Loved it! Loved it! Were some of the best movies made in the 1970's or what? The characters in this film were so real and foul-mouthed, it moved me. I was just a baby when this movie was made, but I could relate to the story. I caught the second half of this movie and could not move, it was so entertaining and well written. This is the type of movie our culture lacks today- Content. I have to have this movie in my DVD collection! I really would like to see more movies like this in theaters and on television. There was an underlying message amidst the great acting skills of the characters. My favorite characters were Norma and Billie Jean. I gotta see this movie again to catch the first half and get the overall message...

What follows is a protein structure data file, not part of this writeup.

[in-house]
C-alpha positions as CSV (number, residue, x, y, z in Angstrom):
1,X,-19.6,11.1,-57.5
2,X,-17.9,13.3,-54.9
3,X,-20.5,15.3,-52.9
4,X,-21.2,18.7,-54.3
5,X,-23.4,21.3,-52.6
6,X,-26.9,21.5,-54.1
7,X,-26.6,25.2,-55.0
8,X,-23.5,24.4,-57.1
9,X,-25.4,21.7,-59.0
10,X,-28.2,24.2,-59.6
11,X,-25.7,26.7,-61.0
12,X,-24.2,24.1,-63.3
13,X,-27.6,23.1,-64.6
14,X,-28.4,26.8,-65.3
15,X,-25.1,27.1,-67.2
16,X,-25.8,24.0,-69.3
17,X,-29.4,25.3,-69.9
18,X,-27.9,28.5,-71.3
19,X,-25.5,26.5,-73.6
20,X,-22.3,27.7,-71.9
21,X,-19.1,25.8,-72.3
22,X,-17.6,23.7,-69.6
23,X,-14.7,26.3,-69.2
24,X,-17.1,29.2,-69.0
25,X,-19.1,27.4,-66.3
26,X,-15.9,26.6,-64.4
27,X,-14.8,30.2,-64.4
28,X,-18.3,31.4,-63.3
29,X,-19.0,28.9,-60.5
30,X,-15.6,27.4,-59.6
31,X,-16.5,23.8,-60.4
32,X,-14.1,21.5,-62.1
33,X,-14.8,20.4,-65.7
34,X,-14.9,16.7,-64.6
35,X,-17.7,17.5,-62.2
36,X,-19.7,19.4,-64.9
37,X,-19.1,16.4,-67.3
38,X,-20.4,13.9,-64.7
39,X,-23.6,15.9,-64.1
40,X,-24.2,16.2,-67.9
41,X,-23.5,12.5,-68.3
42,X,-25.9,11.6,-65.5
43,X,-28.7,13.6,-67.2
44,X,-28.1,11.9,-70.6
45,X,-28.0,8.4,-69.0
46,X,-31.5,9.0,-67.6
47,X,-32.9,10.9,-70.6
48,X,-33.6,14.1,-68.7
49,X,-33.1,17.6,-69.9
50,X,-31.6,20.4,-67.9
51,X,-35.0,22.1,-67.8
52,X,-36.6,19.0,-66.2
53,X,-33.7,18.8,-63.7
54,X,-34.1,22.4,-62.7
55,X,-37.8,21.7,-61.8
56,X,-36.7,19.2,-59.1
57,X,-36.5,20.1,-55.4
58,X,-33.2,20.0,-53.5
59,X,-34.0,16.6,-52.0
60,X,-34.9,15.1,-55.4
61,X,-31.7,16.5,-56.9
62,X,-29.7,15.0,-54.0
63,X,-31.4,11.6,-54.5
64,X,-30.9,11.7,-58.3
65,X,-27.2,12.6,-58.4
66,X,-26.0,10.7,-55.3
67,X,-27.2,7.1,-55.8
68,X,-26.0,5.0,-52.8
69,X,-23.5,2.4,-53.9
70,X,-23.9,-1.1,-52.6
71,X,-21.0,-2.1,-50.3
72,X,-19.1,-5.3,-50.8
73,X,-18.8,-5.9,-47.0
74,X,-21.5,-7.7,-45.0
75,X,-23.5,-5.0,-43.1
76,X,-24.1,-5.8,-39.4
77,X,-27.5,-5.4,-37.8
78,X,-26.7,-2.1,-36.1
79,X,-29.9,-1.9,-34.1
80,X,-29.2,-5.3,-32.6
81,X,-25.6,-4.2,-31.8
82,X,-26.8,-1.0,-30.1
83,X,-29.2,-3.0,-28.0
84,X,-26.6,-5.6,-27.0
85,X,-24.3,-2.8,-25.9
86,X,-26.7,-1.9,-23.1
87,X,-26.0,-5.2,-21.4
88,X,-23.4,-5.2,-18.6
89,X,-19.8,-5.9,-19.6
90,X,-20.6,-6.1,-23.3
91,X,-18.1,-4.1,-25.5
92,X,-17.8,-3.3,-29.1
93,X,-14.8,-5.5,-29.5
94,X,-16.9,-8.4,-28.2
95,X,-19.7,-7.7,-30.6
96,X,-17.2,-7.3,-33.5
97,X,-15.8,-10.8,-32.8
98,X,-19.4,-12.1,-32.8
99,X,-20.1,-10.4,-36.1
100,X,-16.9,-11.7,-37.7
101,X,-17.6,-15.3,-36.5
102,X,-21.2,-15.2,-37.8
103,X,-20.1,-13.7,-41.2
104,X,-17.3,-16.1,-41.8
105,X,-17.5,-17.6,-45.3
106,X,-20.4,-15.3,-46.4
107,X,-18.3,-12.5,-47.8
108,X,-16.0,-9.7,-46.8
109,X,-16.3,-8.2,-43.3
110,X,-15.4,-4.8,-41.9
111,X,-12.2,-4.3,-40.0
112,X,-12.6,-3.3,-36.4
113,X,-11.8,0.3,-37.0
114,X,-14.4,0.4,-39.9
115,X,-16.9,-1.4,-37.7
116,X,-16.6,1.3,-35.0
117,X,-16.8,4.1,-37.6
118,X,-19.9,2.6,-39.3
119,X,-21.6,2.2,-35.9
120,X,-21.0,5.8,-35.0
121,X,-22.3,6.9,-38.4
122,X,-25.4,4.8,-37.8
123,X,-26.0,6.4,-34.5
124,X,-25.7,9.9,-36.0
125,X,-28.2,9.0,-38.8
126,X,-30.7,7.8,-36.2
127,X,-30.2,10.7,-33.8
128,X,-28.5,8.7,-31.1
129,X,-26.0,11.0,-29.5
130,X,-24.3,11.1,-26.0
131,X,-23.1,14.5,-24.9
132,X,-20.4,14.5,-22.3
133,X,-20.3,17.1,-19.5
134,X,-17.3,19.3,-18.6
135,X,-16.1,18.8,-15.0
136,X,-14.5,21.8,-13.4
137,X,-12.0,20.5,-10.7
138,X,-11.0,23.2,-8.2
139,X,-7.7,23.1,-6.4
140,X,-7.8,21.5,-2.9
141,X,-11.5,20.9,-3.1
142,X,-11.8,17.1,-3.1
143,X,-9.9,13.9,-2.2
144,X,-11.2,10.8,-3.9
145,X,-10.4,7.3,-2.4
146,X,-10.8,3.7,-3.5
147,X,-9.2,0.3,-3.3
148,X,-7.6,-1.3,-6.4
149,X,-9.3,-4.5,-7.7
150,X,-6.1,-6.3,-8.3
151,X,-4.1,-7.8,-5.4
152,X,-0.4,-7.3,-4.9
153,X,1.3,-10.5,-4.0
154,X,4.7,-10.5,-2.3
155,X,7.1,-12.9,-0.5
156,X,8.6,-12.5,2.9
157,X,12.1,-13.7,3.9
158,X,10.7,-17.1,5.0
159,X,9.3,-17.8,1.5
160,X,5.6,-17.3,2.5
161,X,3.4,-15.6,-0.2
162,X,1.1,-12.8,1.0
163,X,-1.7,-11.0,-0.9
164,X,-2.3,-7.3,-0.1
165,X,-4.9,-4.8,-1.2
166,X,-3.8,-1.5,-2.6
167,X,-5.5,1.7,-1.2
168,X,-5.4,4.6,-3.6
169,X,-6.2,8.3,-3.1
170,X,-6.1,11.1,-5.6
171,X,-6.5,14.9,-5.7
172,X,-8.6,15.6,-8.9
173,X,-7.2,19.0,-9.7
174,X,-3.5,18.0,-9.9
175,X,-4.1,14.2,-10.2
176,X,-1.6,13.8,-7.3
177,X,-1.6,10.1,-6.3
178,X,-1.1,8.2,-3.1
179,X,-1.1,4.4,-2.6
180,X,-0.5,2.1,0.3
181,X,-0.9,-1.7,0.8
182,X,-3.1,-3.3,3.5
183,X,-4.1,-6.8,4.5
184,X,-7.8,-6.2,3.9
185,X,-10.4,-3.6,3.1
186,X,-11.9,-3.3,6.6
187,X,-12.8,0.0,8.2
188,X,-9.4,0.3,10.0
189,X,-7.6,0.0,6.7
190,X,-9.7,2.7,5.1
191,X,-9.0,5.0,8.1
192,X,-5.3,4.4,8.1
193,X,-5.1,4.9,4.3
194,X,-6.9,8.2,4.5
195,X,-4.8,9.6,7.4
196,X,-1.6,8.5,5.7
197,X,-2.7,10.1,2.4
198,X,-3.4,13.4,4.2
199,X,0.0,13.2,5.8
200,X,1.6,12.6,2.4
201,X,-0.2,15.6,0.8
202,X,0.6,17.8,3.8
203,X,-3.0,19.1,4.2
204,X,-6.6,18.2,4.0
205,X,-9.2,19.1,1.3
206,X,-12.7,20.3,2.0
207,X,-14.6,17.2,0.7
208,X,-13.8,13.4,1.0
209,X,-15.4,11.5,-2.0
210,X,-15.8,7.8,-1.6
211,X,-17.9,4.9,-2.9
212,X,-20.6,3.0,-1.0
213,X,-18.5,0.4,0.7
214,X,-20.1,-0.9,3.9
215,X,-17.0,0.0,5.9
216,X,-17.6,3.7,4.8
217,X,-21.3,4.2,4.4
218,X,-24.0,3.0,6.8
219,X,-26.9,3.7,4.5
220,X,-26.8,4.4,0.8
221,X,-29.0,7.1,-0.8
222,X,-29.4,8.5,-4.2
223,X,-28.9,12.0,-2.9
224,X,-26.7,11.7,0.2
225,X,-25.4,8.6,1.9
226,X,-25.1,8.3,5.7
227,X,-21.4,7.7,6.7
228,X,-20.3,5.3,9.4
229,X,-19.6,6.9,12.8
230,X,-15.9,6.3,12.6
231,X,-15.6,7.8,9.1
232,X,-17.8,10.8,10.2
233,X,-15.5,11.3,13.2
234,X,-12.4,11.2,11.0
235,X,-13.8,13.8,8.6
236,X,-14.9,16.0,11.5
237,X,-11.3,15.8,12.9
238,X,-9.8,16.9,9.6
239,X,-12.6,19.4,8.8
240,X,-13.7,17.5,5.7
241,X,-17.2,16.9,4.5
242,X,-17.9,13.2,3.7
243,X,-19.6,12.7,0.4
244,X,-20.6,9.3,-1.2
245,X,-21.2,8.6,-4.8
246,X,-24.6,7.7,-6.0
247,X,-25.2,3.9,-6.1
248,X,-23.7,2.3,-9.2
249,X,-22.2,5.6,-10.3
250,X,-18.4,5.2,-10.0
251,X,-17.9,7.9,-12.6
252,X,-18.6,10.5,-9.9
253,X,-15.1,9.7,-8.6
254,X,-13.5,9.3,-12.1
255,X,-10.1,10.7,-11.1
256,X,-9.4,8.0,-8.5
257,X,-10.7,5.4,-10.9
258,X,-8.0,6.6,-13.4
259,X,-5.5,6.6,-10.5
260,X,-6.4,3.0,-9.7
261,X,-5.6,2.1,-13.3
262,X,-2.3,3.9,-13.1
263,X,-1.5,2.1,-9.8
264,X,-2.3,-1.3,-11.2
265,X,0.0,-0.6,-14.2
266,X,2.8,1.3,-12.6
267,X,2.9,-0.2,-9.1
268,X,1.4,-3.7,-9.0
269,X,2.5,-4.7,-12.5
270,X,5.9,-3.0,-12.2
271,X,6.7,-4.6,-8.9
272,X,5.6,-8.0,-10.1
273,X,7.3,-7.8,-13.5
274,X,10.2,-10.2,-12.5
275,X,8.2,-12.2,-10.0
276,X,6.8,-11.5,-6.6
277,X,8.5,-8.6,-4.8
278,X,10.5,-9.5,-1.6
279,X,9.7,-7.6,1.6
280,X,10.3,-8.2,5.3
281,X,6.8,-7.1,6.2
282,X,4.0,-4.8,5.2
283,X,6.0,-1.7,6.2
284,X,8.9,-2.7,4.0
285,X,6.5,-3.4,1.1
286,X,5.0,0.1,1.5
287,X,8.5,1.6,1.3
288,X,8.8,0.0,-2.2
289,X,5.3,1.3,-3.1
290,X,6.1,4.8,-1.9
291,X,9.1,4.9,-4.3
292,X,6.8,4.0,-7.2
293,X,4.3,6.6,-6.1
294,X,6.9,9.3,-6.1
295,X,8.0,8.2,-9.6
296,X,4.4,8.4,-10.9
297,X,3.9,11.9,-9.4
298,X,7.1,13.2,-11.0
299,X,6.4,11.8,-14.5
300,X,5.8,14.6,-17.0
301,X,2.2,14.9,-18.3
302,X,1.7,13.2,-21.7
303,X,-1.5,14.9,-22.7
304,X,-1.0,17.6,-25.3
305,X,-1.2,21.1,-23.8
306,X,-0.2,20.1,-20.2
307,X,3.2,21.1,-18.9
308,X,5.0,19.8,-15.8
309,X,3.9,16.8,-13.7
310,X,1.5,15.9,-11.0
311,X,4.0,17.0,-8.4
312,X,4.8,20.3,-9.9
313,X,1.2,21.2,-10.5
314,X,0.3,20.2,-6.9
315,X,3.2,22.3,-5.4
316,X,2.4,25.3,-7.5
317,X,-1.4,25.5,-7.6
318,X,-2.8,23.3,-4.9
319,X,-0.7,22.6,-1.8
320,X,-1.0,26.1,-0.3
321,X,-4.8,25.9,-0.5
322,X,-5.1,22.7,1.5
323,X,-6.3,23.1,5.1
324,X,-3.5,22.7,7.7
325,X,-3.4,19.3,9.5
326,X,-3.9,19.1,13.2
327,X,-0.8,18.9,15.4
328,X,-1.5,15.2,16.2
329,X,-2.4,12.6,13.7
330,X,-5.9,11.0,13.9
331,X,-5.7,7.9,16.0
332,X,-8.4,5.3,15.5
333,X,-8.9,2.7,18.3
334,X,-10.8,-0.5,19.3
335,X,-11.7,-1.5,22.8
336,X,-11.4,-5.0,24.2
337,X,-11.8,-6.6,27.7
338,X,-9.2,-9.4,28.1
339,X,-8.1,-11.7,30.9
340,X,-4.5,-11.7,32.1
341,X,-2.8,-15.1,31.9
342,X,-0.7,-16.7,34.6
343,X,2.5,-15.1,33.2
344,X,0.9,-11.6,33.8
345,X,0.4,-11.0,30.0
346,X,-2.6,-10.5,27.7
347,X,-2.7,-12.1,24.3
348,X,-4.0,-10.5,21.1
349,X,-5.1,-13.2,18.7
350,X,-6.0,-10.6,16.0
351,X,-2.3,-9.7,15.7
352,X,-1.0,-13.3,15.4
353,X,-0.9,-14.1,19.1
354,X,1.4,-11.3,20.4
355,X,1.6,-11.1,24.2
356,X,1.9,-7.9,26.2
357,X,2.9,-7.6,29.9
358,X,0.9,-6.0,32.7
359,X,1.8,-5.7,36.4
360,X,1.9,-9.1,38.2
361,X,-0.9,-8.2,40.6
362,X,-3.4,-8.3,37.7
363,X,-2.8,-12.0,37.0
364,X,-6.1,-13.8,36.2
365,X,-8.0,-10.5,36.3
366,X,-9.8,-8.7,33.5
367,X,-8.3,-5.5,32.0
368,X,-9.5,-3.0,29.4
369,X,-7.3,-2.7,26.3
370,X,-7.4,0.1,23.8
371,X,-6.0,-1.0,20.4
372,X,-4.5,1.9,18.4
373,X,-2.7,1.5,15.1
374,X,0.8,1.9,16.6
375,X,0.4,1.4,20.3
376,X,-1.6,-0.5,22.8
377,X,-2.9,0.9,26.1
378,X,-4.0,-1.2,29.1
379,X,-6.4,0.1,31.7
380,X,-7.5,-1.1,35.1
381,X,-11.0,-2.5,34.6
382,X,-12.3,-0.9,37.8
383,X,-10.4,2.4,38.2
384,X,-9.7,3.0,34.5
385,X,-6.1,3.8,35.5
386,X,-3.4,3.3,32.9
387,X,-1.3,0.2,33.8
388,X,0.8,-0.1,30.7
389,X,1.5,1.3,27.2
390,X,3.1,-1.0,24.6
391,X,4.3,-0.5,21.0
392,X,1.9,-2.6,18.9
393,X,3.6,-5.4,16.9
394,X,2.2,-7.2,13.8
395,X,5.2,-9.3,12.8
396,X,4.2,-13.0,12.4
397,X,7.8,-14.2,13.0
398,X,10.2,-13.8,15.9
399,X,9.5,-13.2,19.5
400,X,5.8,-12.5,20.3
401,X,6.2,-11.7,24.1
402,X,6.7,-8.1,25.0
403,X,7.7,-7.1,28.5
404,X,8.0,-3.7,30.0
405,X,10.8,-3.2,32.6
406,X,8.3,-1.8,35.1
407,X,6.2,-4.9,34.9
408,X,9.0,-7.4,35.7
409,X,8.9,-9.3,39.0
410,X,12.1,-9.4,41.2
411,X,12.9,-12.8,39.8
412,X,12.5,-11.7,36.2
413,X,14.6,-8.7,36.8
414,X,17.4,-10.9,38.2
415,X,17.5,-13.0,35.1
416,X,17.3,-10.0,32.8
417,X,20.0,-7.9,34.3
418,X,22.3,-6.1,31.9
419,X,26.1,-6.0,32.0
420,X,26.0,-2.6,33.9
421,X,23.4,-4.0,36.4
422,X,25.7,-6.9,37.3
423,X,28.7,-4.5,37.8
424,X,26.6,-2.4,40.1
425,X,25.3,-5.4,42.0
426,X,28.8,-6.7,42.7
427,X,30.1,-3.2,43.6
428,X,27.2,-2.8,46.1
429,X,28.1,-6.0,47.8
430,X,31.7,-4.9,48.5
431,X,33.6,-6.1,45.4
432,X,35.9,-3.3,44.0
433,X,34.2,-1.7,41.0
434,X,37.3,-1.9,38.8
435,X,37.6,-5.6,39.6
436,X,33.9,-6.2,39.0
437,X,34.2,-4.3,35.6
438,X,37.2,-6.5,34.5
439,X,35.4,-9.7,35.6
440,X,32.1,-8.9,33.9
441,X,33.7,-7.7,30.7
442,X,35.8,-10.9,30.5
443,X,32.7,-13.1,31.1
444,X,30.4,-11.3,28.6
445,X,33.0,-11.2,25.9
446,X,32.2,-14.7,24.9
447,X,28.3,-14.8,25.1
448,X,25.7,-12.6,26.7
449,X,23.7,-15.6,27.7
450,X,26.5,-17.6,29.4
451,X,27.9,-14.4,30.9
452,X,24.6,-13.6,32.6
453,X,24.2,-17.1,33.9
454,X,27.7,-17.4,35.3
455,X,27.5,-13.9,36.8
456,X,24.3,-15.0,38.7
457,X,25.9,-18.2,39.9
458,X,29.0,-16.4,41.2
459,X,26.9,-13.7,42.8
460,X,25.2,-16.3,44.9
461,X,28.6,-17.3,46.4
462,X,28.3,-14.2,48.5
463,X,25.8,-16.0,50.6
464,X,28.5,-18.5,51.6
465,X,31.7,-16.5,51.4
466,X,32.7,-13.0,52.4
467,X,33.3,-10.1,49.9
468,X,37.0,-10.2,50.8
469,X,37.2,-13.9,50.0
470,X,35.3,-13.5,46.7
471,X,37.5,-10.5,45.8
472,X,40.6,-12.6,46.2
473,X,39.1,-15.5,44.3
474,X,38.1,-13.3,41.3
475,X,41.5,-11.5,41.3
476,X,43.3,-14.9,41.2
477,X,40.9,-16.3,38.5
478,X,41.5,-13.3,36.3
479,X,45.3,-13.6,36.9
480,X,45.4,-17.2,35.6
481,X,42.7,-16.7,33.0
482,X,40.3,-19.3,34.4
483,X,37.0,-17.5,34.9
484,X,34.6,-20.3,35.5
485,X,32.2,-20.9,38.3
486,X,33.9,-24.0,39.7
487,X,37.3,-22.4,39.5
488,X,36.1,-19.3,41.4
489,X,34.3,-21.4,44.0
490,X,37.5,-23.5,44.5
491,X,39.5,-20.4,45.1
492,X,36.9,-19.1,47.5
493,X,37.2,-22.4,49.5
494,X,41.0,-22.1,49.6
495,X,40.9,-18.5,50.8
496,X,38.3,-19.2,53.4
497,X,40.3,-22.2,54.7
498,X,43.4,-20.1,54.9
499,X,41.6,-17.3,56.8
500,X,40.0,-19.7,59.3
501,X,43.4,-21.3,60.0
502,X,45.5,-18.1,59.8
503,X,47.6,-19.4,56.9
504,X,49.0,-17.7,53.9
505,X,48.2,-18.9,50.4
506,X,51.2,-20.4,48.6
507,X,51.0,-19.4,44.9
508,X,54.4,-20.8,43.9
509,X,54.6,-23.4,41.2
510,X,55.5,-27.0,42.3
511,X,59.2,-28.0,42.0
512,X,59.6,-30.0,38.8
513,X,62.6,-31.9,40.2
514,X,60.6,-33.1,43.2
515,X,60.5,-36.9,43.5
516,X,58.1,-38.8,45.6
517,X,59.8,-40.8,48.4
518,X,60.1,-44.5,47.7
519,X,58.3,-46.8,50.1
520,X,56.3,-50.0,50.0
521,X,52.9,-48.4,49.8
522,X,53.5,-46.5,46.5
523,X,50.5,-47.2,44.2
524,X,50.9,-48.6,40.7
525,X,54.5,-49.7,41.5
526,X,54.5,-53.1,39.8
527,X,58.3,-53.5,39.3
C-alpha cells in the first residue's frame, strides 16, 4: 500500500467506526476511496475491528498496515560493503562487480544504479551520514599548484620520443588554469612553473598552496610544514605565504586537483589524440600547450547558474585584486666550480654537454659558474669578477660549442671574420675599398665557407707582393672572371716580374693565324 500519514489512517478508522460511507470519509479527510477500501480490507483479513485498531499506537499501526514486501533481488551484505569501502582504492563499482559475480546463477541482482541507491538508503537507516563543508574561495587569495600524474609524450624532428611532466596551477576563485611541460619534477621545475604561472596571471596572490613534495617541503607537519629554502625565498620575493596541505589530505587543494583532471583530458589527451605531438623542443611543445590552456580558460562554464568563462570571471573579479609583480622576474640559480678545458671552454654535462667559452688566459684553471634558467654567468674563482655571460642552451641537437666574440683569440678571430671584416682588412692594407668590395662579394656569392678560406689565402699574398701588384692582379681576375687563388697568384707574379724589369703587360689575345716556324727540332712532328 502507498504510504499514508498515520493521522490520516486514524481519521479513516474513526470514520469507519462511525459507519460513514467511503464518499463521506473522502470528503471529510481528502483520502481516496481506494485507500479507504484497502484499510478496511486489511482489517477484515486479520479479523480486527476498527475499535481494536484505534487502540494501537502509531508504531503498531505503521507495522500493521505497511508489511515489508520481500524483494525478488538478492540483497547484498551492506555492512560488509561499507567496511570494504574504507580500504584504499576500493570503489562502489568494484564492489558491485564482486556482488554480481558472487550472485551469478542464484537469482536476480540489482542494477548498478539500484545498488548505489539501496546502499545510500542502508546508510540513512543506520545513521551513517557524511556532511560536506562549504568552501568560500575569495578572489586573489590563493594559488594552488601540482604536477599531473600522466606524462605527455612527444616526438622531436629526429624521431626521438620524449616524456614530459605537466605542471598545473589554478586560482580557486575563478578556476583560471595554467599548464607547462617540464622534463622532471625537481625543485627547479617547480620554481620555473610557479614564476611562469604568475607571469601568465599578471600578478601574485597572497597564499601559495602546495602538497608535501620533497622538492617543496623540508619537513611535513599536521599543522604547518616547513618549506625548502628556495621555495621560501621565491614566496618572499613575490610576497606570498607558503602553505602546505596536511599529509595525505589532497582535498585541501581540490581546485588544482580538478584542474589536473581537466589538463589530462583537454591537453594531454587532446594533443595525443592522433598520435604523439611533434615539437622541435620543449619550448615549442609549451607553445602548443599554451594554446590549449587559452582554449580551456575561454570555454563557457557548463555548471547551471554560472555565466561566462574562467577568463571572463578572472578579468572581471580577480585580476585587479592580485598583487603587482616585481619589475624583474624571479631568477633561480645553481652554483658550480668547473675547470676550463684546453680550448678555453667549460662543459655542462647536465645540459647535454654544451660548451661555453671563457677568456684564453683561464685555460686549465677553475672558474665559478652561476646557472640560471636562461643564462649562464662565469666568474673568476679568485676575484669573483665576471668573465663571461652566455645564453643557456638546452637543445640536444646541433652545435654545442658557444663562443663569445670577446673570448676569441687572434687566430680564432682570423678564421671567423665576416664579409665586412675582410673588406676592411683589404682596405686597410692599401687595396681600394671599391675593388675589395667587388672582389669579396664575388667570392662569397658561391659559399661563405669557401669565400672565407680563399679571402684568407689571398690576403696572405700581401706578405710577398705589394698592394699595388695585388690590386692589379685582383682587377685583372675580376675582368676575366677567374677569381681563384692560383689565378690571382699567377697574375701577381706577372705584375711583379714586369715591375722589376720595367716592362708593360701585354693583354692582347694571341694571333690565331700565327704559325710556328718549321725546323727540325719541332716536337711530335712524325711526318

This movie is one in which deserves a 2nd look (maybe a 3rd). You have to REALLY know what it's like to grow up black back in the 70's in a house w/ siblings who's father is different than your own and a mother who just does not get it until you are out the door (if then). The portrayal of many of the characters was REAL. While not in the brightest of light, they all have quite a bit of growing to do. At least a some growth was accomplished in this movie. The treatment of the child with a different father was very common. The mother's ignorance and anger at how her life turned out was truthful in every way. The father who pops in town flashing a new car and very new money was common. The siblings running to him to get what little he would provide was also common. Nowadays, children could very much care less. I doubt if he'd get the same reception in 2006. I too don't understand while Brock received headline status, other than his name. Peggy Pettit was the real star in this movie. I am proud to have found that she is doing wonderful work with her talent these days!